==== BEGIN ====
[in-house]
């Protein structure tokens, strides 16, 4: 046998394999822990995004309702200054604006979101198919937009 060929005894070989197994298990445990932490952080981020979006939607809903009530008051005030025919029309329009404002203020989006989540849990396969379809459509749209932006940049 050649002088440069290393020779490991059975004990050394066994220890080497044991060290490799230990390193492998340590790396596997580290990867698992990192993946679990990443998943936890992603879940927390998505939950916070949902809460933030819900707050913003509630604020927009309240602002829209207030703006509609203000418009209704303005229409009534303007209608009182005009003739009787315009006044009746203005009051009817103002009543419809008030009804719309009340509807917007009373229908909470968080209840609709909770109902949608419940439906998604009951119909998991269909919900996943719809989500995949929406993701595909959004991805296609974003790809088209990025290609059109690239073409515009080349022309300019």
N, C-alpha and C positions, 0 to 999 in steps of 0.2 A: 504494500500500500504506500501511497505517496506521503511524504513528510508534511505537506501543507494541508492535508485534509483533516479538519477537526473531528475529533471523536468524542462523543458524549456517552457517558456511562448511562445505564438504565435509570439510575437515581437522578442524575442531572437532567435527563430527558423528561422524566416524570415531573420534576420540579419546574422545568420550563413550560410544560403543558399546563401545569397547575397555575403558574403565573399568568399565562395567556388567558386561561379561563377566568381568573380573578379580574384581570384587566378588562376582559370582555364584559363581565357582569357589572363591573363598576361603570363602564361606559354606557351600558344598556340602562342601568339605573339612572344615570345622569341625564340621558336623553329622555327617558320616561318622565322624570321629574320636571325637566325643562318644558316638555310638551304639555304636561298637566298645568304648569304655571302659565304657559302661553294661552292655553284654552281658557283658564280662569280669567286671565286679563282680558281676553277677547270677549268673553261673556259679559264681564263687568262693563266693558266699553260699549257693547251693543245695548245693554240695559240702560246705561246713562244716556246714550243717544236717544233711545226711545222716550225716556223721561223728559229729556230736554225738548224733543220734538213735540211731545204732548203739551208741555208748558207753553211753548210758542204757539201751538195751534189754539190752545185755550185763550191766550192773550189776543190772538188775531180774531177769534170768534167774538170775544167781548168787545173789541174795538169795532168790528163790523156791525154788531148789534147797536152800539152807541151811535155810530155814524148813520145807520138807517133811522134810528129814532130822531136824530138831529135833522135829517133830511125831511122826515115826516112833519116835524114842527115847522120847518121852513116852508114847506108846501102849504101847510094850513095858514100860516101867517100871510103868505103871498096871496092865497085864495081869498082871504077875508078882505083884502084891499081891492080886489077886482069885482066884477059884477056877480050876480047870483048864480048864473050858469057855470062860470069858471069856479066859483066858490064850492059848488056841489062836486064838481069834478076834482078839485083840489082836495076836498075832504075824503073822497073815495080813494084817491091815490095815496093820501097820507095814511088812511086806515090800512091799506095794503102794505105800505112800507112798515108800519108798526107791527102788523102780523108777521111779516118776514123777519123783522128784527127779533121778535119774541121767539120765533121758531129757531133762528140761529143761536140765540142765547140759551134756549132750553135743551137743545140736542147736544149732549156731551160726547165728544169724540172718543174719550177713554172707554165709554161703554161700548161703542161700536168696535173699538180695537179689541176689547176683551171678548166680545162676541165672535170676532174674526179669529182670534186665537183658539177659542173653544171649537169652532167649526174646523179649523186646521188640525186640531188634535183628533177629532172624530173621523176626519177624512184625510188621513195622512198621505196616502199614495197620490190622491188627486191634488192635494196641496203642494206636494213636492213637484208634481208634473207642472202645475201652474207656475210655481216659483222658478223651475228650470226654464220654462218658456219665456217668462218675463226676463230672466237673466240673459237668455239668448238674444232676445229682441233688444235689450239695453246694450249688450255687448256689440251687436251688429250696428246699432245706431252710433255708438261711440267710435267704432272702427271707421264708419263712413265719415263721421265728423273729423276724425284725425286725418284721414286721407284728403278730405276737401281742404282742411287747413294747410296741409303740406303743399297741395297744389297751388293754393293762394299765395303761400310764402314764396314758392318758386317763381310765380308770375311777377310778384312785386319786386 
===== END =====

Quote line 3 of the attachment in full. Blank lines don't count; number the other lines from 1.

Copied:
N, C-alpha and C positions, 0 to 999 in steps of 0.2 A: 504494500500500500504506500501511497505517496506521503511524504513528510508534511505537506501543507494541508492535508485534509483533516479538519477537526473531528475529533471523536468524542462523543458524549456517552457517558456511562448511562445505564438504565435509570439510575437515581437522578442524575442531572437532567435527563430527558423528561422524566416524570415531573420534576420540579419546574422545568420550563413550560410544560403543558399546563401545569397547575397555575403558574403565573399568568399565562395567556388567558386561561379561563377566568381568573380573578379580574384581570384587566378588562376582559370582555364584559363581565357582569357589572363591573363598576361603570363602564361606559354606557351600558344598556340602562342601568339605573339612572344615570345622569341625564340621558336623553329622555327617558320616561318622565322624570321629574320636571325637566325643562318644558316638555310638551304639555304636561298637566298645568304648569304655571302659565304657559302661553294661552292655553284654552281658557283658564280662569280669567286671565286679563282680558281676553277677547270677549268673553261673556259679559264681564263687568262693563266693558266699553260699549257693547251693543245695548245693554240695559240702560246705561246713562244716556246714550243717544236717544233711545226711545222716550225716556223721561223728559229729556230736554225738548224733543220734538213735540211731545204732548203739551208741555208748558207753553211753548210758542204757539201751538195751534189754539190752545185755550185763550191766550192773550189776543190772538188775531180774531177769534170768534167774538170775544167781548168787545173789541174795538169795532168790528163790523156791525154788531148789534147797536152800539152807541151811535155810530155814524148813520145807520138807517133811522134810528129814532130822531136824530138831529135833522135829517133830511125831511122826515115826516112833519116835524114842527115847522120847518121852513116852508114847506108846501102849504101847510094850513095858514100860516101867517100871510103868505103871498096871496092865497085864495081869498082871504077875508078882505083884502084891499081891492080886489077886482069885482066884477059884477056877480050876480047870483048864480048864473050858469057855470062860470069858471069856479066859483066858490064850492059848488056841489062836486064838481069834478076834482078839485083840489082836495076836498075832504075824503073822497073815495080813494084817491091815490095815496093820501097820507095814511088812511086806515090800512091799506095794503102794505105800505112800507112798515108800519108798526107791527102788523102780523108777521111779516118776514123777519123783522128784527127779533121778535119774541121767539120765533121758531129757531133762528140761529143761536140765540142765547140759551134756549132750553135743551137743545140736542147736544149732549156731551160726547165728544169724540172718543174719550177713554172707554165709554161703554161700548161703542161700536168696535173699538180695537179689541176689547176683551171678548166680545162676541165672535170676532174674526179669529182670534186665537183658539177659542173653544171649537169652532167649526174646523179649523186646521188640525186640531188634535183628533177629532172624530173621523176626519177624512184625510188621513195622512198621505196616502199614495197620490190622491188627486191634488192635494196641496203642494206636494213636492213637484208634481208634473207642472202645475201652474207656475210655481216659483222658478223651475228650470226654464220654462218658456219665456217668462218675463226676463230672466237673466240673459237668455239668448238674444232676445229682441233688444235689450239695453246694450249688450255687448256689440251687436251688429250696428246699432245706431252710433255708438261711440267710435267704432272702427271707421264708419263712413265719415263721421265728423273729423276724425284725425286725418284721414286721407284728403278730405276737401281742404282742411287747413294747410296741409303740406303743399297741395297744389297751388293754393293762394299765395303761400310764402314764396314758392318758386317763381310765380308770375311777377310778384312785386319786386 